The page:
There are other elements that work and don’t work.  An interlude with two racially-stereotyped pirate gangs (one led by a thickly-accented Irishman, the other a subtitled Asian) and ravenous alien monsters loose onboard could have been cut without changing anything about the movie except a slightly slimmer runtime and one less superfluous scene (that, and the monsters bear a suspicious resemblance to the one that chased Kirk on the ice planet in 2009’s Star Trek).  Various plot elements are thinly-explained, including the whole set-up of the New Republic versus The First Order (Leia leads something called “The Resistance”, though if the New Republic is in charge and The First Order are the insurgents, the title sounds a little odd, and it’s vaguely implied without really explaining that the Resistance and the New Republic are somewhat at odds).  There are surprise revelations about both Rey and Kylo Ren, but a key mystery about Rey’s character will have to wait to presumably be revealed in Episode 8.  Also left waiting are fans wanting to know anything about the mysterious new Sith Lord stand-in, Supreme Leader Snoke, who appears in three brief scenes as a massive hologram to ominously intone some Emperor-esque pronouncements.  While some of this is forgivable considering this is only part one of a new trilogy, it also leaves The Force Awakens feeling in some ways like an incomplete film that leaves some tantalizing questions unanswered or ambiguous at best.  On the positive side, there is no cringe-worthy element like Ewoks or Jar Jar Binks, nor any abjectly bad performance on the level of Jake Lloyd or Hayden Christensen.  The dogfights are well-executed, albeit too short and staying mostly as background eye candy.  The best involves TIE-fighters pursuing the Millennium Falcon through the innards of the crashed Star Destroyer.  There’s a cool shot where Kylo Ren telekinetically freezes an oncoming blaster bolt and leaves it hanging suspended in midair.  The movie’s most powerful moment (anyone who’s seen it will know what I refer to), which occurs in the third act, is handled with an almost uncomfortable level of genuine tension and drama.  This plot element may be divisive among fans, but while Abrams otherwise plays it too safe, one has to respect the balls it must have taken to go through with it.  There is some corny on-the-nose dialogue, but this has always been a Star Wars staple, and there are no cringe-inducing stinkers like the “romantic” dialogue in Attack of the Clones.  The climactic lightsaber duel is not especially sophisticated (in fact, it’s almost clumsy and awkward, though one could argue this is appropriate considering it’s between a complete novice and an injured and emotionally unstable trainee), but it hearkens back to those in the original trilogy in emphasizing drama over flashy stunts.  There are a few surefire crowd-pleasing moments, and Abrams demonstrates (not for the first time) his understanding of the power of nostalgia.  Just as Leonard Nimoy’s first appearance and recitation of a famed line in Abrams’ first Trek film gave Trekkies goosebumps, he achieves the same effect here with the first shot of the Millennium Falcon, the (re)introduction of Han and Chewbacca, the reveal of Vader’s helmet, and especially the closing epilogue, which is a moment to give fans chills.  Perhaps most importantly, the film overall captures far more of the original trilogy’s spirit of whiz-bang derring-do, which to many fans will come as a welcome breath of fresh air after the often laboriously-paced prequels.  At the bottom line, at least for the most part, this feels like a Star Wars movie, which means Abrams has cleared the most basic hurdle (and not an inconsiderable one).

Finn and ReyThe new characters  are likable, and one could argue that the acting is more technically accomplished than in A New Hope, but at least in their introductory outing, our new band of fledgling heroes lack the larger-than-life iconic panache of Luke, Han, and Leia (perhaps an unfair comparison, as those three have had decades to germinate in the pop culture consciousness).  With the exception of up-and-comer Oscar Isaac (and to a lesser extent Adam Driver, previously best-known for his very different role on the comedy series Girls), they’re mostly cast with unknowns (at the time, Hamill, Ford, and Fisher were fresh faces as well).  The best of the bunch is Daisy Ridley, who proves herself worthy of obviously being our new budding central hero(ine), bringing Rey both vulnerable and tough sides, and doing a little butt-kicking, especially in the climax.  Her co-star John Boyega, who gives us the novel concept of a Stormtrooper with a conscience and a personality of his own, is adequate but at times a little too bumbling comic relief (Finn is awfully full of one-liners for someone brainwashed as a soldier since childhood), although he exhibits effective “buddy movie”-esque chemistry with Ridley (he also shows some of this with Oscar Isaac, but they’re not together as much).  Oscar Isaac is suitably cocky and dashing as the ace fighter pilot Poe, but his screentime is more limited.  Domhnall Gleeson goes all in with the “Space Nazi” trope, stalking around with villainous sneer firmly in place and relishing his big moment, in which he delivers an unsubtle Hitler-esque speech to assembled formations of stormtroopers, where he screams at the top of his lungs, until he’s practically foaming at the mouth (quite the switch from his affable dork in About Time).  Adam Driver is substantially more intimidating with his mask on than with it off, but that’s kind of the point.  Kylo Ren is introduced as a Darth Vader 2.0, but as the film goes on, he is revealed as a wannabe trying desperately to step into shoes that are too big for him, insecure in his power and throwing temper tantrums when thwarted, and more tortured than we expect from a Star Wars villain (not usually exactly masterpieces of three-dimensional characterization).  In fact, he’s a bit like a better-acted version of Anakin/Vader in Revenge of the Sith.  The female stormtrooper commander Captain Phasma is embodied by Game of Thrones‘ hulking warrior woman, the 6’4″ Gwendoline Christie, and gets a cool costume, but gets nothing to do besides stalk around looking bad-ass and then go out like a chump.  Those anticipating more from Phasma (who was heavily marketed in promotional material) are in for disappointment.  Hopefully she’ll actually do something in Episode 8.  Elder veteran thespian Max von Sydow gets a rather thankless opening cameo.  “The Big Three” of Hamill, Ford, and Fisher all appear in the movie, but only Ford has a large role.  Their presences help tie this in with the original trilogy, of course, but there’s something a little sad about seeing Carrie Fisher’s Leia in particular looking so old and worn-out.  Ford does a nice job of reprising a role he last played in 1983, recapturing Han’s old devil-may-care bravado tempered by the weight of the years and a key tragedy.  For an actor increasingly notorious for his “grumpy old man” demeanor (onscreen and off), and a series of bored, autopilot “performances”, it’s a relief that Ford has brought his A-game here.  In fact, this might be some of his most enthusiastic acting in years (maybe since the last time he reprised a long-dormant iconic character, Indiana Jones in 2008’s Kingdom of the Crystal Skull).  Anthony Daniels is still the man beneath C-3PO’s costume, though Peter Mayhew, due to poor physical condition, shares the role of Chewbacca with Finnish basketball player Joonas Suotamo (not that anyone would know the difference) and the also ailing Kenny Baker’s credit as R2-D2 is reportedly essentially in name only.  There are also a couple cameos, though none you’d know about without being told.  Star Wars buff Simon Pegg, who reportedly begged Abrams for a part, has an unrecognizable small role as an alien junk dealer Rey does some trading with on Jakku.  And listen closely to the voice of the Stormtrooper in Rey’s interrogation scene; if it sounds familiar, that’s because the unseen face behind that Stormtrooper helmet is Daniel Craig (composer Michael Giacchino also played a Stormtrooper, not that anyone would know).  Sharp-eyed viewers may spot various J.J. Abrams alums among the Resistance officers (Greg Grunberg, Ken Leung), along with Carrie Fisher’s daughter Billie Lourd.  On the First Order side, sharp-eyed viewers may glimpse Thomas Sangster and Hannah John-Kamen.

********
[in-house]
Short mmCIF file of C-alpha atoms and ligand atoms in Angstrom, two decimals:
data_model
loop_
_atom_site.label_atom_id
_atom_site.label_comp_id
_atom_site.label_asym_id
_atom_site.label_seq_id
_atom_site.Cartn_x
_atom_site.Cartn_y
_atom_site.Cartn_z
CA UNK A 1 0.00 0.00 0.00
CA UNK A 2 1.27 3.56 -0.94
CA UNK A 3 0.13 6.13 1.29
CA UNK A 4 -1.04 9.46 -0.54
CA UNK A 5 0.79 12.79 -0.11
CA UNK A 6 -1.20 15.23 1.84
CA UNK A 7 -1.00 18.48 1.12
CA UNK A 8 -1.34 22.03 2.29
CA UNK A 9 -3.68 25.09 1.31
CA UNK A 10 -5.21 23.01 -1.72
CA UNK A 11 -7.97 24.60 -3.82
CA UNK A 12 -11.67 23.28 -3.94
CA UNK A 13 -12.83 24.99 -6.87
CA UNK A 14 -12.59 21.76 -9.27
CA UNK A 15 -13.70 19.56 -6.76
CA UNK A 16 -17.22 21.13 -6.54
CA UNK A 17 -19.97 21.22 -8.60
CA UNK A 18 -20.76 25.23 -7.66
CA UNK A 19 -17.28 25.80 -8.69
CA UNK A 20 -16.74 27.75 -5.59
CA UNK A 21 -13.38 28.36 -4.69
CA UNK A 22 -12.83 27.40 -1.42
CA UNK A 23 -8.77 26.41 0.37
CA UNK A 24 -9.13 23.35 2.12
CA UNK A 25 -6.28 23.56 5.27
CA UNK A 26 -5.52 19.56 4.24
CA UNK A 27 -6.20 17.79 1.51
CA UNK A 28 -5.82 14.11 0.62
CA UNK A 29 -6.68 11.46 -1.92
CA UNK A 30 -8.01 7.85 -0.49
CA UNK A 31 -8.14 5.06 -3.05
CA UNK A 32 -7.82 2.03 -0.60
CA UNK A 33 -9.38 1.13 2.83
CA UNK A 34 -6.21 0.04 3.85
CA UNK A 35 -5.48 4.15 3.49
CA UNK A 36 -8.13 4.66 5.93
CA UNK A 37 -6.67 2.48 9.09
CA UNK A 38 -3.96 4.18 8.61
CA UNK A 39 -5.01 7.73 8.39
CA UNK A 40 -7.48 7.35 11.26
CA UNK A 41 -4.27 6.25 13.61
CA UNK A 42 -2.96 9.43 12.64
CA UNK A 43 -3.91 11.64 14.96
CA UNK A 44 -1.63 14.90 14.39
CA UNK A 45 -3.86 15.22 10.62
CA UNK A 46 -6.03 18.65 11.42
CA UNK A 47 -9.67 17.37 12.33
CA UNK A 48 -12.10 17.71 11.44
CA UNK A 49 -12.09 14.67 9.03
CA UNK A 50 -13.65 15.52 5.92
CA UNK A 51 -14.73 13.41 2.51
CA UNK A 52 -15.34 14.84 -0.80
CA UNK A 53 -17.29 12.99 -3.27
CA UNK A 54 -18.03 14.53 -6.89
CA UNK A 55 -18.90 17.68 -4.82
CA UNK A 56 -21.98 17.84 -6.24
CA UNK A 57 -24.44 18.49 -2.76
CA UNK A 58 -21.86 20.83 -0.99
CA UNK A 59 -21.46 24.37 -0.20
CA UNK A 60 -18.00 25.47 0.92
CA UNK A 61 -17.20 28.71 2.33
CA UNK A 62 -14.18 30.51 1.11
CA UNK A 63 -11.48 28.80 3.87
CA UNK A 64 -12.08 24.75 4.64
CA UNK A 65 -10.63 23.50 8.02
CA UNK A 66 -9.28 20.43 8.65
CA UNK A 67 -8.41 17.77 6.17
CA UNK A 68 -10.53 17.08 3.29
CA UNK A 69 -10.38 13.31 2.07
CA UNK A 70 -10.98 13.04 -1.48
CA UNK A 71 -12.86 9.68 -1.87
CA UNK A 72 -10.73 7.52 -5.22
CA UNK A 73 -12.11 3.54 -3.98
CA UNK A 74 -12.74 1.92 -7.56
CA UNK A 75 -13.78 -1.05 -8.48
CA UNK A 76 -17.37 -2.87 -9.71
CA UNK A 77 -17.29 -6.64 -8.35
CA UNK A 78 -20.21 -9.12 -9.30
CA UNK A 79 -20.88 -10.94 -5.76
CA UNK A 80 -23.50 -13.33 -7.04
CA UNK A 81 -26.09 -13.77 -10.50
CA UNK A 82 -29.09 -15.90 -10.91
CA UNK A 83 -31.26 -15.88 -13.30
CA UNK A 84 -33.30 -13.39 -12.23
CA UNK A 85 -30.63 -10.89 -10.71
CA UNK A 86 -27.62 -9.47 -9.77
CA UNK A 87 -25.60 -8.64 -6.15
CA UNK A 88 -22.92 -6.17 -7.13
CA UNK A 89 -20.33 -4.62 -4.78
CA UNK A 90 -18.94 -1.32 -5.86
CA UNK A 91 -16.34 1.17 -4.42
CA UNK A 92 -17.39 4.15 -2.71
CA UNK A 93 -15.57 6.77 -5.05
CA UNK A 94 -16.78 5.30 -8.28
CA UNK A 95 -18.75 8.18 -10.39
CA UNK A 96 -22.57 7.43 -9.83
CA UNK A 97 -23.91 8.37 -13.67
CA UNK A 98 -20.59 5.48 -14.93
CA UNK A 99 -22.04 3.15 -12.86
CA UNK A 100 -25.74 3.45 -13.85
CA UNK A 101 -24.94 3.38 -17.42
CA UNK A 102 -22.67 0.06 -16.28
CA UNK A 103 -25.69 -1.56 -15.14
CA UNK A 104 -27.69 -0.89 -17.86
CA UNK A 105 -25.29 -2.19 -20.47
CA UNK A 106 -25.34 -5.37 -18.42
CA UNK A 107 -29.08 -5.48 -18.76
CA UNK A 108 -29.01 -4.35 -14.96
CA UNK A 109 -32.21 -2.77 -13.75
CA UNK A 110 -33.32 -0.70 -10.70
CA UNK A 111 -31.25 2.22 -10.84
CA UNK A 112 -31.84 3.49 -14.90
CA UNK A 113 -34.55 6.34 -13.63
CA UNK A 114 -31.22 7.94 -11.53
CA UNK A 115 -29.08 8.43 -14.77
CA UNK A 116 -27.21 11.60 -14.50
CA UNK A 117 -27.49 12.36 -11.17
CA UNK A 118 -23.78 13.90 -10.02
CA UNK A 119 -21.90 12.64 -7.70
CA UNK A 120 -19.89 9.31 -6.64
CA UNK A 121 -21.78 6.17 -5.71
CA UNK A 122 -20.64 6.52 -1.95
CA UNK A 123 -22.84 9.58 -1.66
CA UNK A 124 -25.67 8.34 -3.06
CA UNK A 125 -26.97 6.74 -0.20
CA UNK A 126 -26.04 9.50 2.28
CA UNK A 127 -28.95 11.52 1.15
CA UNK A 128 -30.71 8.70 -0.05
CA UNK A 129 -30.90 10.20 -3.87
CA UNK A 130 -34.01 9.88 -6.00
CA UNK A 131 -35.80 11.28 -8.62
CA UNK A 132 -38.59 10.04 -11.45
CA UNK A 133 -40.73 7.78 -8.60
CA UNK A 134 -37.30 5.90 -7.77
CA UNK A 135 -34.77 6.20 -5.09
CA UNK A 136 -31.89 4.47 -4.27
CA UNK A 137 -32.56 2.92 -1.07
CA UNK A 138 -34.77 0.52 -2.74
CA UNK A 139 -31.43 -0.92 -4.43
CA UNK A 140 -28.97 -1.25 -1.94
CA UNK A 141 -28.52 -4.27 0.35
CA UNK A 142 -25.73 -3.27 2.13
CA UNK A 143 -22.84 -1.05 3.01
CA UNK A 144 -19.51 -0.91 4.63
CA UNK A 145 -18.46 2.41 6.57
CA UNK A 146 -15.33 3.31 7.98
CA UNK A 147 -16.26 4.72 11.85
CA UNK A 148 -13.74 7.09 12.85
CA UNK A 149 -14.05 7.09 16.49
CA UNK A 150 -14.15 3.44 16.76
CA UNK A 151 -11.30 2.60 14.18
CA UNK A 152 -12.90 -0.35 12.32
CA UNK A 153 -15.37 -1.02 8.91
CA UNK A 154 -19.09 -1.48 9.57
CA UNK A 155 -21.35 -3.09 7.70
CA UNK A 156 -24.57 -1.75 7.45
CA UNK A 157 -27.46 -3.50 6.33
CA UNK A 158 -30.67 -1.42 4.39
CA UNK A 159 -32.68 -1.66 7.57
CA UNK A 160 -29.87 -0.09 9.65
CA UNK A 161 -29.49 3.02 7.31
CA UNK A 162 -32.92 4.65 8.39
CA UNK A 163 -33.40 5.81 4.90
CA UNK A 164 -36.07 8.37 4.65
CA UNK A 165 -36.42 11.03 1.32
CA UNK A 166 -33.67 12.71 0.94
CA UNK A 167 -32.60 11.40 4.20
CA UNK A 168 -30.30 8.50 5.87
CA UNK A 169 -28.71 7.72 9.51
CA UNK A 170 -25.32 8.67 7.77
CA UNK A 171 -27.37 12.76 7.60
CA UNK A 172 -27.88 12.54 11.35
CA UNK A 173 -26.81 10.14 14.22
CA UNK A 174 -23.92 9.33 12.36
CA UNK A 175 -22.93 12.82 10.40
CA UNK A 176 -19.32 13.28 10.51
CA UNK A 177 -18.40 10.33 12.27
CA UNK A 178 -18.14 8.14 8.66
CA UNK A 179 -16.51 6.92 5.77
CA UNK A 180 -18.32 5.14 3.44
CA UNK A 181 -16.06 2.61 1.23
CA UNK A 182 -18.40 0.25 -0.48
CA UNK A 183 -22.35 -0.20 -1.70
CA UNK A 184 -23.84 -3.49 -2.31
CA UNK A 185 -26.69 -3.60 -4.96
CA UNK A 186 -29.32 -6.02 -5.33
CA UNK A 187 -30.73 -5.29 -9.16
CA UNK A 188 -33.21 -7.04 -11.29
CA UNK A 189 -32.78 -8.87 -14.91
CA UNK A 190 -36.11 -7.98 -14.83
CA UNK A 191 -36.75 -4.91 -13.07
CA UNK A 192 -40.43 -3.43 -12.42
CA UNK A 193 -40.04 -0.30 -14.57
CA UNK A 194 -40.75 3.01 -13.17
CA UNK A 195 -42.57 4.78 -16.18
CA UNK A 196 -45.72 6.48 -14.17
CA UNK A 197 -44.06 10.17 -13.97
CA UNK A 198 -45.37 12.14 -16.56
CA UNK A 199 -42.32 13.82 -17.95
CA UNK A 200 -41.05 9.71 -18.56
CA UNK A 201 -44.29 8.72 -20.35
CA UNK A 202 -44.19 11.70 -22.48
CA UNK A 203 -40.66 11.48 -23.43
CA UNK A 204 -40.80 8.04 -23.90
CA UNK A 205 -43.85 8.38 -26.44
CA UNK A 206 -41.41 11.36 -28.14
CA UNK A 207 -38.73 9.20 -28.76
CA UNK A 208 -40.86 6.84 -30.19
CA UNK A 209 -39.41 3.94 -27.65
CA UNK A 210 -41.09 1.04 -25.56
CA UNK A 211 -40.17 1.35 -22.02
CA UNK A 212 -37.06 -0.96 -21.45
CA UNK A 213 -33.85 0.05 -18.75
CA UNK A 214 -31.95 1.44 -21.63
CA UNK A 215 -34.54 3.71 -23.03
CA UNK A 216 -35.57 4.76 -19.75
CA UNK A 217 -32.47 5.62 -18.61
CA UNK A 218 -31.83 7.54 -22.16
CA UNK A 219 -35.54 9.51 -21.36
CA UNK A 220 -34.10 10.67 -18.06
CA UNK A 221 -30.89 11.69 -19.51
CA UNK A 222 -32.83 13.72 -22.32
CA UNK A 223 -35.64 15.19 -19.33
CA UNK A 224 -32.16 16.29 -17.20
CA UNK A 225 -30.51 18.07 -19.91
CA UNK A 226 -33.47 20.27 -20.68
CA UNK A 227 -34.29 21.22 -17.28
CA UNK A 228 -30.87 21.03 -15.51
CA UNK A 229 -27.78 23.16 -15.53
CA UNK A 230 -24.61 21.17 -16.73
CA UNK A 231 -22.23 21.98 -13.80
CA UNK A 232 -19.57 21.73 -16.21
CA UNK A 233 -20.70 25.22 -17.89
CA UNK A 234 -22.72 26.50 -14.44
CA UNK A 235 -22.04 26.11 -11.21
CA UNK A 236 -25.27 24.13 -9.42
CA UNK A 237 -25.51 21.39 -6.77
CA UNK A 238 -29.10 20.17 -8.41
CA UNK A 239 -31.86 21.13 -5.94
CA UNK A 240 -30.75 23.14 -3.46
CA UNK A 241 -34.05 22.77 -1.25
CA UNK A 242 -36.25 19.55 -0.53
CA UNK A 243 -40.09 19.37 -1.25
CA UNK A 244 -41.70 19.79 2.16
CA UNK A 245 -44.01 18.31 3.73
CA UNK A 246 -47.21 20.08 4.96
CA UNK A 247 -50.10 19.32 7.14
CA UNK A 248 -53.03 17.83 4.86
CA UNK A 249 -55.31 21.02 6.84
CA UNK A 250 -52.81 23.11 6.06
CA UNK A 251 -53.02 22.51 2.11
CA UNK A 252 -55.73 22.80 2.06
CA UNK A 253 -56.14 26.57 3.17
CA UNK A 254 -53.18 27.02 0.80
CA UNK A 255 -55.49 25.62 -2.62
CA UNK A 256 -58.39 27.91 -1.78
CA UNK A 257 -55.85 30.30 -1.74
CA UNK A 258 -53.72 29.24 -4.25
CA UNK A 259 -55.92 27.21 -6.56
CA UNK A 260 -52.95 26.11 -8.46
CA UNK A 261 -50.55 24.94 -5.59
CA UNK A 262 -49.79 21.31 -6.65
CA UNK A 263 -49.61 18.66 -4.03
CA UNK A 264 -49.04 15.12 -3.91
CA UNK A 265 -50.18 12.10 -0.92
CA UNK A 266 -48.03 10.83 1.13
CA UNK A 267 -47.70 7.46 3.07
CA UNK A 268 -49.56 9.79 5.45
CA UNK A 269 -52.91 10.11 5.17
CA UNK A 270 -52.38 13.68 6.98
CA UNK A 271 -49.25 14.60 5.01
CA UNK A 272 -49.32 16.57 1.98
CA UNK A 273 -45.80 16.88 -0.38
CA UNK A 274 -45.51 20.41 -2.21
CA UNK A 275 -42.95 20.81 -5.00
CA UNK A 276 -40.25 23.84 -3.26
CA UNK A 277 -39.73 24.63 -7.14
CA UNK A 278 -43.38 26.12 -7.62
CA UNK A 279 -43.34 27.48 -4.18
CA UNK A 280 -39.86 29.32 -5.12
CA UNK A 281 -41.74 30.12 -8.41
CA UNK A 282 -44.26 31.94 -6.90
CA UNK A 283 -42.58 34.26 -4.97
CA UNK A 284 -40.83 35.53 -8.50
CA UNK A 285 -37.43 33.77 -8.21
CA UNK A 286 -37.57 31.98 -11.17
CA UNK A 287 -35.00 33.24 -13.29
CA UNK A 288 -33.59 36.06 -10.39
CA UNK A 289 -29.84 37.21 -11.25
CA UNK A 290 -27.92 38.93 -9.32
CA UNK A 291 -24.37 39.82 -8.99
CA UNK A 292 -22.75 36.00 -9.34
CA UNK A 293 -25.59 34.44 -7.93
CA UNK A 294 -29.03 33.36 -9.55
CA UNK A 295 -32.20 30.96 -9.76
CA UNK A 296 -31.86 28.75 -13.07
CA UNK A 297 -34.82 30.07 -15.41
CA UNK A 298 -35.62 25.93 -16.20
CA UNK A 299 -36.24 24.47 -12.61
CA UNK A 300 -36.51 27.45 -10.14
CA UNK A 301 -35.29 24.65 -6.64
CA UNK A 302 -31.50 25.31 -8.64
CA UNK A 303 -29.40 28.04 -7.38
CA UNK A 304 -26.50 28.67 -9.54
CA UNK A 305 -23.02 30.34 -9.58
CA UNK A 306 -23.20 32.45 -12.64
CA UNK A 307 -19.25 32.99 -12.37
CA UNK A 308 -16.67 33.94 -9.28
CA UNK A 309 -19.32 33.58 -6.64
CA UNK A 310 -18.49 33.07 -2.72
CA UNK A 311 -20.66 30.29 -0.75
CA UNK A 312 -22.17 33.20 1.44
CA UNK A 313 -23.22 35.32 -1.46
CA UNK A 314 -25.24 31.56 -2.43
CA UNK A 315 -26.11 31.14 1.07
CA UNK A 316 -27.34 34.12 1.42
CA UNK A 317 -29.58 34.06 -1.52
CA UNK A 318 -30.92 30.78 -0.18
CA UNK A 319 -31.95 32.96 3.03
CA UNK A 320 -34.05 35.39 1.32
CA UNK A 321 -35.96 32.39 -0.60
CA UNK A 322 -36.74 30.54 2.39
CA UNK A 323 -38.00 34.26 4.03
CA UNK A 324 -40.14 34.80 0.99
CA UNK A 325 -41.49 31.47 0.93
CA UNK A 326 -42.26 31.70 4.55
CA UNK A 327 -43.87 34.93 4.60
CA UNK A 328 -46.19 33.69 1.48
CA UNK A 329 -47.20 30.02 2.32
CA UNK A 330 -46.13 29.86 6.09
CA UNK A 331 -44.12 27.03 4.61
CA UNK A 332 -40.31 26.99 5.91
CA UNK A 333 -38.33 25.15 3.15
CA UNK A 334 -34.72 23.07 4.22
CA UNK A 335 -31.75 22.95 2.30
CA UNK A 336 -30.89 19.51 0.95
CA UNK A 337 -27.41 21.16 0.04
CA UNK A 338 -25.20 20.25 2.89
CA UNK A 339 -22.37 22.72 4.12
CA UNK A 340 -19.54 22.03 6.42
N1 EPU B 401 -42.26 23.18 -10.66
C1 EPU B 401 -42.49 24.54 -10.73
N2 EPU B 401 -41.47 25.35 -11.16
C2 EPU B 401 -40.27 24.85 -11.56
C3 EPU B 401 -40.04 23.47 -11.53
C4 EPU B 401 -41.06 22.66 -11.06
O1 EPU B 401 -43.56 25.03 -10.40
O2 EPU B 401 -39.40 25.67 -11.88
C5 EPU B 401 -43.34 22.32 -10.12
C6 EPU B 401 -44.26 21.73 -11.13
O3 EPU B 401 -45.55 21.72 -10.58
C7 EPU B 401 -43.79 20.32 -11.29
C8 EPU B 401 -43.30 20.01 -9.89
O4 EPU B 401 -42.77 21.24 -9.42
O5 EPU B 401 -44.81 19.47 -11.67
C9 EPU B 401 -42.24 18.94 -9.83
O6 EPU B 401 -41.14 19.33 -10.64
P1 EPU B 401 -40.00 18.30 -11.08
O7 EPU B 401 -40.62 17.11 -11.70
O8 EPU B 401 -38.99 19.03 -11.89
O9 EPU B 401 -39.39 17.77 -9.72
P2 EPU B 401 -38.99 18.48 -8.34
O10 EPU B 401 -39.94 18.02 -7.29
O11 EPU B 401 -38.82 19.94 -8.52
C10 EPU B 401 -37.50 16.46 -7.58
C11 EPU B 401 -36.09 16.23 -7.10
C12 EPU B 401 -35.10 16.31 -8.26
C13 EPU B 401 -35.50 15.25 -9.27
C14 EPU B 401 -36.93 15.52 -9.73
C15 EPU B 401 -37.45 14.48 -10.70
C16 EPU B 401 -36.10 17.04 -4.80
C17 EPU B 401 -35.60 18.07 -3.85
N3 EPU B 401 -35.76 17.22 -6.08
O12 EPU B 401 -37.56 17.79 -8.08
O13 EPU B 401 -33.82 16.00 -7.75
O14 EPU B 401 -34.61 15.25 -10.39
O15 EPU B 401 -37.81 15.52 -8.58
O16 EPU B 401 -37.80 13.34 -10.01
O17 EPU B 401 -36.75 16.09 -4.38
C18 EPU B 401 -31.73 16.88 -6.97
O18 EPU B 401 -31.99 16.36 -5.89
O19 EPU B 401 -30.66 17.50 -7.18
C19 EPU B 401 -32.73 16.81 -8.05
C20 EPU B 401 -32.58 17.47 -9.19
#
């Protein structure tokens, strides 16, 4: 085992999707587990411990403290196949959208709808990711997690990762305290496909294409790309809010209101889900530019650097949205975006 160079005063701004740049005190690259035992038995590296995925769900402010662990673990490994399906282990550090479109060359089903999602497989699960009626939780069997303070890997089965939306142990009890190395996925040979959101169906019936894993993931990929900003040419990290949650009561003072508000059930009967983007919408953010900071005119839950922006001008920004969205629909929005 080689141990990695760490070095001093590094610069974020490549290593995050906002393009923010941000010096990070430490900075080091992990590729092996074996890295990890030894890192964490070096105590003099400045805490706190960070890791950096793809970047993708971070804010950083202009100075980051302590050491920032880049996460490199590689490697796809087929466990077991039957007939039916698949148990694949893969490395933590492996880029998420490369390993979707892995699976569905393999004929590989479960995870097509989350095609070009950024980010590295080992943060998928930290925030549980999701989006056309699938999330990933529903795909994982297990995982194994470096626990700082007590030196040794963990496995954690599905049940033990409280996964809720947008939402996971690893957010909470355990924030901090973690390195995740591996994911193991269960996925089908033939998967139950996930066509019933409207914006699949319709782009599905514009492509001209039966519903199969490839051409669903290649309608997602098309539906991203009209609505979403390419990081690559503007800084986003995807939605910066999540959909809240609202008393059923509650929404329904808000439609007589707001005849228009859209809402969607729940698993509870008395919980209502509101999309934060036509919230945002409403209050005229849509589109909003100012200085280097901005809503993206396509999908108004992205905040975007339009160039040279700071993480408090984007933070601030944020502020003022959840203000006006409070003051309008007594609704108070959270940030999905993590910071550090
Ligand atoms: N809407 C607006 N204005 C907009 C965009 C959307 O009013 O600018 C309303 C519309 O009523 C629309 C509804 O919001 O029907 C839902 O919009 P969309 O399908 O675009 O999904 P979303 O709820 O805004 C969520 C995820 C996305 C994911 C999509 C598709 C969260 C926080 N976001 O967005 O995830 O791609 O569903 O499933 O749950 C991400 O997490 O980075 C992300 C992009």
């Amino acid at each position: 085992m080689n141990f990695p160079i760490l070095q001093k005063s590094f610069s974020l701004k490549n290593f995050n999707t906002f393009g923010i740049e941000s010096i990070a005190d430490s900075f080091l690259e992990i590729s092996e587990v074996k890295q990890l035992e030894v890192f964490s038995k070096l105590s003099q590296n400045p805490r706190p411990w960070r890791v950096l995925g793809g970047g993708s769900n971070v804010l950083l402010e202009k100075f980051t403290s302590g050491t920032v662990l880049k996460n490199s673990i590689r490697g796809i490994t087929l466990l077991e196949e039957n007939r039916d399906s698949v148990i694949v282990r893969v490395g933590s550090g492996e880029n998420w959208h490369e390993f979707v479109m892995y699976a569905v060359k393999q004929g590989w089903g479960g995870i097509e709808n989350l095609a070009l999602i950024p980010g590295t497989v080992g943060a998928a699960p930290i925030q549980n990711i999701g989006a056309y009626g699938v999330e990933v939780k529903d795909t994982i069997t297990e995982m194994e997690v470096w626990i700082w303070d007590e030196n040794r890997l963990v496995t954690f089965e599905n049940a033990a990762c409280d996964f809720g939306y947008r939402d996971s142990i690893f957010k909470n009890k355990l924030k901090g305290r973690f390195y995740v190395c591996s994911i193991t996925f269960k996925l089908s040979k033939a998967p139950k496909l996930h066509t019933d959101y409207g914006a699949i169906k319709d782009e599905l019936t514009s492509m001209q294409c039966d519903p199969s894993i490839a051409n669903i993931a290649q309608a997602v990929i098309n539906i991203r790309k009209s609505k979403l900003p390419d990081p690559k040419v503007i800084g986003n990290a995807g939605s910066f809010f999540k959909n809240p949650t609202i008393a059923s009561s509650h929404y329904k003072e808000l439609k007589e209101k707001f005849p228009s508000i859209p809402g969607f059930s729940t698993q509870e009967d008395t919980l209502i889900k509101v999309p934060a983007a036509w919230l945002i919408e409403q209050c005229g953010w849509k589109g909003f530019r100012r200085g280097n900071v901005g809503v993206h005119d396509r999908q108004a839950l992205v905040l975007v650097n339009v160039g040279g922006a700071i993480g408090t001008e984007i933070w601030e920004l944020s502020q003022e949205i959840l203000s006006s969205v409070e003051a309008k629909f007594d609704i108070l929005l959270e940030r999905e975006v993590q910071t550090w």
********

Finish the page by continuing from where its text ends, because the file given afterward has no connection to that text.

The Force Awakens is a mixed bag at the bottom line.  It’s better-made than the prequels but not the masterpiece some were hoping for, and relies more on nostalgic callbacks and recycled plot elements than coming up with something truly fresh and innovative.  It leaves several interesting directions the characters could go in moving forward (needless to say, the closing scene leaves everyone waiting to see what comes next with that part of the story, and the confrontations between Rey and Kylo have the makings of an intriguing rivalry), but feels incomplete.  If properly handled, it could serve as a promising foundation on which Episode 8 could build, but here’s hoping 8 goes further and a little more daring.